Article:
02/05/2012 10:05 pm ET | Updated Apr 05, 2012

Embrace Piracy

Embrace piracy, I say. I know this is controversial but just hear me out. There is no fighting piracy in this world. Even Rovio (maker of Angry Birds) CEO Mikael Hed said, "Piracy may not be a bad thing: it can get us more business at the end of the day."

When there is a way to download something for free than rather pay for it, people will almost always never pay for that item and will fight to continue doing it. The reason why so many people pirate is not only a monetary issue, but a service issue. For example, when you download music from iTunes, you don't really own that music. Apple restricts your usage of the music you bought by limiting how many computers you can transfer it to. That is like a car dealership limiting who can and cannot drive your car. It just does not make sense. Furthermore, when you buy a game from certain companies, such as Ubisoft, there DRM (Digital Rights Management) allows players to only play the game if they are online. Even single-player games like Assassin's Creed, with no multilayer, require you to be online! This DRM is a pitiful excuse for piracy prevention by making sure that only people who bought the game can log in online to play.

I said this was a service issue because politicians and lobbyists need to realize that piracy has become a legitimate means for media distribution. Laws like SOPA and ACTA are not going to end piracy by shutting down the websites. Hackers can get around these barriers or they can just change their website. For example, The Pirate Bay, a leading pirate website, recently changed their domain name from .ORG to .SE. This prevented U.S. authorities from seizing their domain. The industry needs to realize they cannot beat the pirates.

My plan is for media distributing companies to offer better service as an alternative to piracy. Instead of selling music, movies, or games that the user really doesn't own, have a store that has a wide variety of items that are sold for pennies on the dollar. These companies need to do anything to make deals with record companies, movie industries, and game studios so that their library of items is vast and numerous, and can be suited to every buyer.

By allowing these items to actually be owned, the user buys what they want and then instead of getting some excuse for ownership, the user gets a file that they can do whatever they want with. This raises the question, couldn't they just copy it and give it to their friends? Then why doesn't that company offer services that exceed the pros of piracy? The following quotes come from Reddit user solidwhetstone in his post "How Hollywood could kill movie piracy (if they wanted to)." First the industries need to "give us a [media] application like Steam (similar to iTunes but for PC games) that lets us buy movies for cheap." For example, companies could "sell the movies for less than it costs to buy a bluray, have daily/weekly/seasonal sales on movies, NO DRM. Allow users to download the movies to their hard drives in various formats, include special features that would come on a bluray, include box art and other included art as [high quality] jpgs, give us this application on gaming consoles, PC, and other media devices (mobile, tablets, etc.), allow users to gift movies to friends, integrate with all major social networks and show a news feed of purchases, buying [an item] means you ALWAYS own it. Even if you switch computers or devices, give users access to new movies before they hit store shelves... Give pirates some competition by providing something better."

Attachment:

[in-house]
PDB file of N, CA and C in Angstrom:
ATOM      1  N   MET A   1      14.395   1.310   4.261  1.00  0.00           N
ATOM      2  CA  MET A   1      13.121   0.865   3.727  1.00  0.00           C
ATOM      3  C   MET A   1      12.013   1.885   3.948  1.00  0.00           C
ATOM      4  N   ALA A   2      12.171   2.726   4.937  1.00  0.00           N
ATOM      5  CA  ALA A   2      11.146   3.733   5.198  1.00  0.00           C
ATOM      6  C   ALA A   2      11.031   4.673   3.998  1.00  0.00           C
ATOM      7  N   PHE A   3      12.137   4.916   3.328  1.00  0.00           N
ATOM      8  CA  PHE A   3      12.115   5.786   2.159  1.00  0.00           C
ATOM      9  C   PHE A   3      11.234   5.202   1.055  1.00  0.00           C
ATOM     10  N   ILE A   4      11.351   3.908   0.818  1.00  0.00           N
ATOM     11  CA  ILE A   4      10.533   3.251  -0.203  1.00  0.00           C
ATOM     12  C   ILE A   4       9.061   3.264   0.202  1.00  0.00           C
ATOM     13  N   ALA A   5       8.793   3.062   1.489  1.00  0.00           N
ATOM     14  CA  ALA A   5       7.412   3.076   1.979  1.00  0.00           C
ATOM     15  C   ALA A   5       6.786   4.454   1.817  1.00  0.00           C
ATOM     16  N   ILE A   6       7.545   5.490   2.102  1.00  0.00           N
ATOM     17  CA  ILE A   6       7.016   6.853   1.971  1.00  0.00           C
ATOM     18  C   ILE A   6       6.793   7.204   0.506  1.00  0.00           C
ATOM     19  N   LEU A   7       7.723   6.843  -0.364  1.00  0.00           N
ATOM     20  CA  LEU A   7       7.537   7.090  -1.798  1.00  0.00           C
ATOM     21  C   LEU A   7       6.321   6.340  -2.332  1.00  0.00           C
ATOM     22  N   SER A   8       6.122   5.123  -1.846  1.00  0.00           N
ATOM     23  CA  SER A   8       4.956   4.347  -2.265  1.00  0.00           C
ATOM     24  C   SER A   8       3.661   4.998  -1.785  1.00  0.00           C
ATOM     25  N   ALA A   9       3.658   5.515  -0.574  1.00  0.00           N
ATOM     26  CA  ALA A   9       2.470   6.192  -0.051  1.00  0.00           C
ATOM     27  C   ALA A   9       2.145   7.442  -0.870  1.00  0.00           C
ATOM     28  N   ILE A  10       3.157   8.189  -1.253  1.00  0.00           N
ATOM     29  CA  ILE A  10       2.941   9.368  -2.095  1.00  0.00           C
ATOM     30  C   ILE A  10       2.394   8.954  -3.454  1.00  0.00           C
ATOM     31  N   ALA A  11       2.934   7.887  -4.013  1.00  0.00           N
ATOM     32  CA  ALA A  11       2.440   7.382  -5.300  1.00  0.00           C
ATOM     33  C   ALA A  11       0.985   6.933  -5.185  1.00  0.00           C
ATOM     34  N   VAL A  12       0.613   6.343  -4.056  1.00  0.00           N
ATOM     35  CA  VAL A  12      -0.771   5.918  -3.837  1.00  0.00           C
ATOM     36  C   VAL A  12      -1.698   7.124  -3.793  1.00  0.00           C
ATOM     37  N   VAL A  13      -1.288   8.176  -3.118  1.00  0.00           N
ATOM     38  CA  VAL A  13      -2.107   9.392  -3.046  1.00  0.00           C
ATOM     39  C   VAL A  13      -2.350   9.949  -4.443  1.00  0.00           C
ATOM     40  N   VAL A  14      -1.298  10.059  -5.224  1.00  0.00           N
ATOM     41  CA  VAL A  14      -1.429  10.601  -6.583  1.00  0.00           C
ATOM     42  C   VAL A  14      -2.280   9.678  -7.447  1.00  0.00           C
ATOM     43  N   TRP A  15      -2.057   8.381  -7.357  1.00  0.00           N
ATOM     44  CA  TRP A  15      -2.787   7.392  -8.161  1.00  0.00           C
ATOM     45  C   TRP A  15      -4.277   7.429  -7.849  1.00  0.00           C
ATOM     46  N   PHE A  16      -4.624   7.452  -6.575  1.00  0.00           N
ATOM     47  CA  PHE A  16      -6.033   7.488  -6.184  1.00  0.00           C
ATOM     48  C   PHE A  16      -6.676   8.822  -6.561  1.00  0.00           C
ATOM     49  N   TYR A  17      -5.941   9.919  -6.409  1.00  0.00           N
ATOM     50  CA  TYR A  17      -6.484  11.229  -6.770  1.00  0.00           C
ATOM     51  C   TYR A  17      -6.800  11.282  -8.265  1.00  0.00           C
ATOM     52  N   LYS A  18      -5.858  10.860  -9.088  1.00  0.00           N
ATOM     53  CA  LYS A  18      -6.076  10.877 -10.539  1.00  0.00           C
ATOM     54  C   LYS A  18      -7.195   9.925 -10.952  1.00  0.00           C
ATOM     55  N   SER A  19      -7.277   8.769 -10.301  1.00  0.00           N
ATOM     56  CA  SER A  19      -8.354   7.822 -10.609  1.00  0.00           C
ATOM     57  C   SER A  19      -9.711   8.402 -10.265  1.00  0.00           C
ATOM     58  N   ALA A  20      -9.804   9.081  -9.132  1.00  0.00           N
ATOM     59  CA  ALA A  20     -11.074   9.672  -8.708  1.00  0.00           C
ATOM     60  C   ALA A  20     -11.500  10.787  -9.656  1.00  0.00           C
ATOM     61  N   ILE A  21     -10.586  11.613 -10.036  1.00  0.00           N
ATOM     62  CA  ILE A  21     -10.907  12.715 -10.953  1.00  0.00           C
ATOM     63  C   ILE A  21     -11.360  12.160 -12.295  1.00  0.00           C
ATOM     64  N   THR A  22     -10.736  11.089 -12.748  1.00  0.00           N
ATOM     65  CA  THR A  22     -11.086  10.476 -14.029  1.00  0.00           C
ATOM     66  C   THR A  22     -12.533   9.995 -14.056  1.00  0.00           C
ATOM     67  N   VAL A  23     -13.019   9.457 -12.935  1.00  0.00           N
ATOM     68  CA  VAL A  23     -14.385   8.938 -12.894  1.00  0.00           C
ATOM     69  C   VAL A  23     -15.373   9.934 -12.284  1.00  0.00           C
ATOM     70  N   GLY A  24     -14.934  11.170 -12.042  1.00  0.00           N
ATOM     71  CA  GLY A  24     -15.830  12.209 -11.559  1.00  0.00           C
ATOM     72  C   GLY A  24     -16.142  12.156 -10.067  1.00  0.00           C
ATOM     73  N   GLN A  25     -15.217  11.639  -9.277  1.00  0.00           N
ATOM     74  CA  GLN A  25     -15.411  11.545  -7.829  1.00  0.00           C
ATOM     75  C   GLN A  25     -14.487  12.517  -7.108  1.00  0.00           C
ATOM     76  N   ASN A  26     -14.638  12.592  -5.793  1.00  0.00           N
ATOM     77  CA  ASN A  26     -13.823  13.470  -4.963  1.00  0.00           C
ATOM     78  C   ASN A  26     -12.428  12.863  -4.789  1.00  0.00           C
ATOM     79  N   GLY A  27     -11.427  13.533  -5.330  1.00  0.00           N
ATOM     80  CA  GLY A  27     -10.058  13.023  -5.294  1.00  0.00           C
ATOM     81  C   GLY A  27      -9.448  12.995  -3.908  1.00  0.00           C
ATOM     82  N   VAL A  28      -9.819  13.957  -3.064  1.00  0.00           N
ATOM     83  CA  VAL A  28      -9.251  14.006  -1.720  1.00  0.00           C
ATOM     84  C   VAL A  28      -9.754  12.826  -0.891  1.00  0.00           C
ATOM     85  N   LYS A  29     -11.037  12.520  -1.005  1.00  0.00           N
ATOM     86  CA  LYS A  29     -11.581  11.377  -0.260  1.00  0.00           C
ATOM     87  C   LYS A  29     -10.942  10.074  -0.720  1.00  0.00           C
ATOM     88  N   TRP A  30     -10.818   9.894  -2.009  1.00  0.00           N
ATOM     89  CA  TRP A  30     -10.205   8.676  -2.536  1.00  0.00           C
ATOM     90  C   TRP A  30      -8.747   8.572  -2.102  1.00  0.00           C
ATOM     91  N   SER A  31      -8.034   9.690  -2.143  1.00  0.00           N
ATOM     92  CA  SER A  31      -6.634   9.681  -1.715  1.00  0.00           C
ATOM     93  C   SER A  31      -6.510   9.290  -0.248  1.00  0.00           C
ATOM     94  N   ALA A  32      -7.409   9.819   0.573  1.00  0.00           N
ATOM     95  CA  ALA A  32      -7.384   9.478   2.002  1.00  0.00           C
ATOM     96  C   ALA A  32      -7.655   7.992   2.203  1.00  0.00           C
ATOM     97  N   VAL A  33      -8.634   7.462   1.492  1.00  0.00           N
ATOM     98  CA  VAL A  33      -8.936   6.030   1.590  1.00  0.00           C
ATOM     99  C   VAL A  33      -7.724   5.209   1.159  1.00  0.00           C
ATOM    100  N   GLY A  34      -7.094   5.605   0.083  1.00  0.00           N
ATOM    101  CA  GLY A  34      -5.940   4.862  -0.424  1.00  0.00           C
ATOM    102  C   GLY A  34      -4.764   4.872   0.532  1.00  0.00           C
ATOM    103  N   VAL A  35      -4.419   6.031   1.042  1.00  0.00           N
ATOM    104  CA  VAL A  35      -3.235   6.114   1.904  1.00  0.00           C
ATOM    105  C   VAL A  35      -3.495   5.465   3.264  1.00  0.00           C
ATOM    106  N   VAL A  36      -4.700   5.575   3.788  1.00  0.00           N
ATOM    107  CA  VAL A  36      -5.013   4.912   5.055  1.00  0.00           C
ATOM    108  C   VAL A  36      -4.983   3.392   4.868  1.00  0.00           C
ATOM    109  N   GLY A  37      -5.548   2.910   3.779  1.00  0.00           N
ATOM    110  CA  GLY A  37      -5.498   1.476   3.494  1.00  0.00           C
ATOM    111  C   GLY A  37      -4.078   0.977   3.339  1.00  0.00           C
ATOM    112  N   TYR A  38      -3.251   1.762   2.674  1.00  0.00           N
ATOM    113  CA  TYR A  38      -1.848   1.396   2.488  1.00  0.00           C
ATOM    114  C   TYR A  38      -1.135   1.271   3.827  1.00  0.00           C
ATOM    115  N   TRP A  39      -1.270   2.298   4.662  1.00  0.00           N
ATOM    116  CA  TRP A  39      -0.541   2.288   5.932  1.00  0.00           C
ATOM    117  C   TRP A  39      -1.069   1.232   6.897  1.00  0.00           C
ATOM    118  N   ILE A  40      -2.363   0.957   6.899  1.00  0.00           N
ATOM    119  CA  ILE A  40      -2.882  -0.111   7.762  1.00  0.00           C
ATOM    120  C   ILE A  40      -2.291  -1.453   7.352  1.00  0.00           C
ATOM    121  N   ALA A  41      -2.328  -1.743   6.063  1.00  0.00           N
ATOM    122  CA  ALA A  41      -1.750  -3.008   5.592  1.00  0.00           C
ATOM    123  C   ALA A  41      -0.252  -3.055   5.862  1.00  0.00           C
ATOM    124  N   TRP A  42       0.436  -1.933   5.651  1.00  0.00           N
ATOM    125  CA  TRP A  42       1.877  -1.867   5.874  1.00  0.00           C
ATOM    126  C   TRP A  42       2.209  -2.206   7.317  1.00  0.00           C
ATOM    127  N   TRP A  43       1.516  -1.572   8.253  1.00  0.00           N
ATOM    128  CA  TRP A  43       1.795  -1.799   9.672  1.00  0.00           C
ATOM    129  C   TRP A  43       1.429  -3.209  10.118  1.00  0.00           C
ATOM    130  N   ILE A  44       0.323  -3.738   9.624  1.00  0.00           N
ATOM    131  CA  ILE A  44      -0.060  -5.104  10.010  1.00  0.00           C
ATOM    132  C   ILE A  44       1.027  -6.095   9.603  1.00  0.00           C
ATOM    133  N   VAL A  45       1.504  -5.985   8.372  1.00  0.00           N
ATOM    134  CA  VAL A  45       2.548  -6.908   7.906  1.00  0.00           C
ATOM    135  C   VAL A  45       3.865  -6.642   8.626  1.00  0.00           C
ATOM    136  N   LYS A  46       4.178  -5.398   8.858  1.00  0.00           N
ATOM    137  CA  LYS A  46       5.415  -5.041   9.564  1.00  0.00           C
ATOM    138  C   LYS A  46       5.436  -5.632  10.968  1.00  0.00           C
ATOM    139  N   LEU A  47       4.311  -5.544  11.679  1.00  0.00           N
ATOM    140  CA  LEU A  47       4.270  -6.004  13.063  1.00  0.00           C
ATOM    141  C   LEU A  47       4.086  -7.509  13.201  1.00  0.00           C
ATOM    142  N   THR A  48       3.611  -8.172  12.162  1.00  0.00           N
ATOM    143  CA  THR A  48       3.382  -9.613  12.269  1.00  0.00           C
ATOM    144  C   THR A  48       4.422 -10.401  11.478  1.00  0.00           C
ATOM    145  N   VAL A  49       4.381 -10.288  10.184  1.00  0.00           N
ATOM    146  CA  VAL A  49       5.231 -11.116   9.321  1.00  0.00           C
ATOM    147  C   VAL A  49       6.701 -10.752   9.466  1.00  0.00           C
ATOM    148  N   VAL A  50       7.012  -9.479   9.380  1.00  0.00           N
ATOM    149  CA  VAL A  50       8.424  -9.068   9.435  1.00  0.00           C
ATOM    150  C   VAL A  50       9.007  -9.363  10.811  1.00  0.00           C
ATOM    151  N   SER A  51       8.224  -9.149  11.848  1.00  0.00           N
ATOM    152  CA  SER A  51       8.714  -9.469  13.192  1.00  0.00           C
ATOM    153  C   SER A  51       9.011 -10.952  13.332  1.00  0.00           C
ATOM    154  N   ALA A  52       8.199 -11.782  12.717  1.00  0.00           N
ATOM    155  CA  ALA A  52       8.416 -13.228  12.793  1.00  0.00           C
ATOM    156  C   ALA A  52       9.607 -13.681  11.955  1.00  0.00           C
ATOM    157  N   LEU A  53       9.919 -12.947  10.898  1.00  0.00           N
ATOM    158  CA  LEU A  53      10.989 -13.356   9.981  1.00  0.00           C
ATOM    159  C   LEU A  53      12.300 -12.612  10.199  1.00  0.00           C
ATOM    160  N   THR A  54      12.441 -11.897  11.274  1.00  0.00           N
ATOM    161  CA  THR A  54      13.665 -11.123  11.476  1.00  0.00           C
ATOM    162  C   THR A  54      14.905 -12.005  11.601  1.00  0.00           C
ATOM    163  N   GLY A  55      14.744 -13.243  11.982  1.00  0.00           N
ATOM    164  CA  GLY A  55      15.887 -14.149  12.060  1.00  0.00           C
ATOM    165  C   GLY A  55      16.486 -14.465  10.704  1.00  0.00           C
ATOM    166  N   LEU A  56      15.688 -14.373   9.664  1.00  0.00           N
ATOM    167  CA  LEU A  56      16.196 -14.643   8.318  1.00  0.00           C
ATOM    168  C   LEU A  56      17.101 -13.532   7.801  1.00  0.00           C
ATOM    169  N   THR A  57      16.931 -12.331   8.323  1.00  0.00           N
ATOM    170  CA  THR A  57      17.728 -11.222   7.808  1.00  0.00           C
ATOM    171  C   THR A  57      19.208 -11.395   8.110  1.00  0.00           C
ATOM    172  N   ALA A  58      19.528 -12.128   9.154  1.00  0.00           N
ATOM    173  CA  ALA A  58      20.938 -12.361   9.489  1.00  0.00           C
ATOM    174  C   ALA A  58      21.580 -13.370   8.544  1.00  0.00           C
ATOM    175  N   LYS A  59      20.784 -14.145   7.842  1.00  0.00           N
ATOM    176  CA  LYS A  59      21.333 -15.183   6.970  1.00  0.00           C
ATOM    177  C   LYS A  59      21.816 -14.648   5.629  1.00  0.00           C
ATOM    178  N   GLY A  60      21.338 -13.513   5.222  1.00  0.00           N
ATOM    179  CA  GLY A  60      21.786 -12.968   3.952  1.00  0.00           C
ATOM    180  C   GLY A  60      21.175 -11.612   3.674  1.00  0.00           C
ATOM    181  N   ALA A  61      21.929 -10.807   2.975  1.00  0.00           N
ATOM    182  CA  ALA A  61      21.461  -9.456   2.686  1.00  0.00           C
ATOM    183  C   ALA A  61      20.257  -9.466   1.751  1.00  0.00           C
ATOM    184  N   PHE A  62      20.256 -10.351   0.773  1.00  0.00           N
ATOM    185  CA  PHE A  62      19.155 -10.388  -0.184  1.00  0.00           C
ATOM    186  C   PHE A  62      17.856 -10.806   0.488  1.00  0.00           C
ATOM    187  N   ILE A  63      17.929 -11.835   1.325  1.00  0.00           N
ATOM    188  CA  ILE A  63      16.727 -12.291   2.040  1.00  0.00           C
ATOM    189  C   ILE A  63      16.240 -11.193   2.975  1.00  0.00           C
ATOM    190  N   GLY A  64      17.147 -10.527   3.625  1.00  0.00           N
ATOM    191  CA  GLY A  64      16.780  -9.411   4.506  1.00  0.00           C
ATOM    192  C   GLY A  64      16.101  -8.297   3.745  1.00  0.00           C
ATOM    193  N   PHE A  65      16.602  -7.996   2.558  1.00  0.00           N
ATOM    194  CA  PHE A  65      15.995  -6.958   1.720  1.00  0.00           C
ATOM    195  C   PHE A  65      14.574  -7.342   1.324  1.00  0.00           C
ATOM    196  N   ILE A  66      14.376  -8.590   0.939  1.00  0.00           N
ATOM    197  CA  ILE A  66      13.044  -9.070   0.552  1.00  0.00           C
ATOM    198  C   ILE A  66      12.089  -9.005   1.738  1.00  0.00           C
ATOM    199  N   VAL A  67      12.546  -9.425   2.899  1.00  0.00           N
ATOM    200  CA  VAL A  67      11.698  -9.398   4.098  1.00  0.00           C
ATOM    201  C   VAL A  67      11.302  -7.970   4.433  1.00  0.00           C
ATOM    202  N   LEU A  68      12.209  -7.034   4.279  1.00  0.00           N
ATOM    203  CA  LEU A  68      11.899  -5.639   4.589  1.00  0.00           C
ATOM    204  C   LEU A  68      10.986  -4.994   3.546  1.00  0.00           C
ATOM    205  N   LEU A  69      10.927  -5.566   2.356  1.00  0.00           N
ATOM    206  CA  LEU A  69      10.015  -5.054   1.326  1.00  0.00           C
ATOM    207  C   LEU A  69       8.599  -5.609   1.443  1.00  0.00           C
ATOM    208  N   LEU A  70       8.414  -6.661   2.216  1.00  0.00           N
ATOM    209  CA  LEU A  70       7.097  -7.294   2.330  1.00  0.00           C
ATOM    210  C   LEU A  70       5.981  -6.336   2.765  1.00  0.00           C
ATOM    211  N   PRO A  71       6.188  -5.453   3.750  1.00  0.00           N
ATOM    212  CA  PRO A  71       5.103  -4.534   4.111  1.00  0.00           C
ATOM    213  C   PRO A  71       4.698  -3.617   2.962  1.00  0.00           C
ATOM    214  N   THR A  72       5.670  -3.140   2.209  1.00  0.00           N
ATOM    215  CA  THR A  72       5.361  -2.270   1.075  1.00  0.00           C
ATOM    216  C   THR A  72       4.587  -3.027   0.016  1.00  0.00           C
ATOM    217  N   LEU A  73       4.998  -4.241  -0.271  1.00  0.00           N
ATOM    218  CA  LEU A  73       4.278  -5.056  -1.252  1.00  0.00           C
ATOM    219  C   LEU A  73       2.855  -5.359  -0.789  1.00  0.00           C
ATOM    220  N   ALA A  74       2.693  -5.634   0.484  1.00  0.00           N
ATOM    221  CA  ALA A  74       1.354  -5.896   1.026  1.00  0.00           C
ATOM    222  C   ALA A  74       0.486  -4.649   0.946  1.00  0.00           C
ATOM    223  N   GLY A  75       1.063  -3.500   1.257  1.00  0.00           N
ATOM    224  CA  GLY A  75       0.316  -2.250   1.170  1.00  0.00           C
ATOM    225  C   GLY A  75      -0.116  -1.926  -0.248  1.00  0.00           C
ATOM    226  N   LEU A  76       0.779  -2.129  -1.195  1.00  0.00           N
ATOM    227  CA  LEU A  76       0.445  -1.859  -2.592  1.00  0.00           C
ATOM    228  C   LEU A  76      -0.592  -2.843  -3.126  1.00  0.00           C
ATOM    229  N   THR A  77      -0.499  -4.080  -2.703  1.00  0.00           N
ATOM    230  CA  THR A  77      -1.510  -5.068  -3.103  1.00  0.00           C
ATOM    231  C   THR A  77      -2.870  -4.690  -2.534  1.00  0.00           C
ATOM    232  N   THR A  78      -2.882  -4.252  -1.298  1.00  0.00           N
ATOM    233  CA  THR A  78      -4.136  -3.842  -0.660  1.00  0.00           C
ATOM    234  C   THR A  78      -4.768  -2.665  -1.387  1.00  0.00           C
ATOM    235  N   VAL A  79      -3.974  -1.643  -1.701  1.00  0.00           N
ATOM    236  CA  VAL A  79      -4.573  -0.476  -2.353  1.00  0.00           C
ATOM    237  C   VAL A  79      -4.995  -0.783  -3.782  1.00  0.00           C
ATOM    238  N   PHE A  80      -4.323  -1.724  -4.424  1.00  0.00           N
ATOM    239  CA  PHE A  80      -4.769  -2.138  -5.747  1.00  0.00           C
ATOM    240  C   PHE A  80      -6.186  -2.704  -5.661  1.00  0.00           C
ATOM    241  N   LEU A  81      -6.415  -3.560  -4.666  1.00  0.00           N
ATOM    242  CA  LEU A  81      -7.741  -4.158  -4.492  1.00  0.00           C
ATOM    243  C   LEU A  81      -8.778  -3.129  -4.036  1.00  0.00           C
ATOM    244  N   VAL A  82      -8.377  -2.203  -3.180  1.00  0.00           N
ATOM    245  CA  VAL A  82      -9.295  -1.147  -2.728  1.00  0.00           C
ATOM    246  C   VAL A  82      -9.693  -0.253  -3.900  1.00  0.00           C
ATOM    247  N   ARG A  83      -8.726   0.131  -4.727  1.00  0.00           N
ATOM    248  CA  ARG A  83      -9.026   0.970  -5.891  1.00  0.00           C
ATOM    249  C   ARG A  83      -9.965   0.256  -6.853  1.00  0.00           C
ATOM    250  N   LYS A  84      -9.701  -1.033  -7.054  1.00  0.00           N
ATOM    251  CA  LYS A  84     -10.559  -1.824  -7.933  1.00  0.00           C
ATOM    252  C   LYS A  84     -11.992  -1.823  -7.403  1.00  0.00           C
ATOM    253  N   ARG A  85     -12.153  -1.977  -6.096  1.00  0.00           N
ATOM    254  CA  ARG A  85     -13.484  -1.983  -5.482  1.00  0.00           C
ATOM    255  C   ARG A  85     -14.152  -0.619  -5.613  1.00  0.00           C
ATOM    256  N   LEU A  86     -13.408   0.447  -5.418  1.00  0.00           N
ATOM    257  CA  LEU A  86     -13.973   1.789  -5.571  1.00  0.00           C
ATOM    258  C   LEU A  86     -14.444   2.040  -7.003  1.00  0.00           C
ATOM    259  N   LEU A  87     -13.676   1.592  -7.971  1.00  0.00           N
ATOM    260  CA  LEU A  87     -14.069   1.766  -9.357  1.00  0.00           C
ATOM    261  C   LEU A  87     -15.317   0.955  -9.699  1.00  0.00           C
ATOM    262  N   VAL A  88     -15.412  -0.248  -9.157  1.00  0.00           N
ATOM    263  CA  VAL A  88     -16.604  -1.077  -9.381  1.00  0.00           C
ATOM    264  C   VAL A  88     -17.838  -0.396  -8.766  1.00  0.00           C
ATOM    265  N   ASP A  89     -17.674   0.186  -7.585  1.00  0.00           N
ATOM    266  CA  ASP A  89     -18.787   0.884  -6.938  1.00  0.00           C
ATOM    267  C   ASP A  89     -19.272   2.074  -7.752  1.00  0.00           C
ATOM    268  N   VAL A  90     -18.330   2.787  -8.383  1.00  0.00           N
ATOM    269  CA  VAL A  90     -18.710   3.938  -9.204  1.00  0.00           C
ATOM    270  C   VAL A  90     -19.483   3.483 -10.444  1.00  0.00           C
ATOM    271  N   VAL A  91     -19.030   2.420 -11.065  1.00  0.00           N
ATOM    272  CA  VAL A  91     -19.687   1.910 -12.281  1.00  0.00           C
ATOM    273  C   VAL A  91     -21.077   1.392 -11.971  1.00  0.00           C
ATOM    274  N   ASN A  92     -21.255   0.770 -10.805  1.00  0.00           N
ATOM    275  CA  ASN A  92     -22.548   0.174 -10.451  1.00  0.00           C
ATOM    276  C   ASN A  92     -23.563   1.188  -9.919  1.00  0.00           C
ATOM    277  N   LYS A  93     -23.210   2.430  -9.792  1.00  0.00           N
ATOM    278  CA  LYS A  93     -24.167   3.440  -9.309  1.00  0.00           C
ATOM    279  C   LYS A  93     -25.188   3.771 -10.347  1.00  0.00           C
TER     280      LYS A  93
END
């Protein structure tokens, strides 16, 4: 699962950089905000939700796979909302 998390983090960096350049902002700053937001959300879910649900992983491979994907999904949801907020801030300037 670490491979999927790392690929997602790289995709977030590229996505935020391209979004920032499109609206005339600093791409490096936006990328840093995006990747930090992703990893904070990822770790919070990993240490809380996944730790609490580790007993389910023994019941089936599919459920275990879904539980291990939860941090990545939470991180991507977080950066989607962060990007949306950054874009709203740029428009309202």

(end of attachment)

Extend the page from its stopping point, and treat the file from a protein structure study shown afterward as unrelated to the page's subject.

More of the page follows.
I know that was a whole lot of information I threw at you, but wouldn't you pay for these awesome features? Once our government and the media industry realize that they need to compete with piracy rather than destroy it, they will overcome it. This metaphor is going to sound corny but here I go; piracy is a wave, it cannot be stopped by any means. Rather than fight against it why not ride it, go with the flow, embrace it.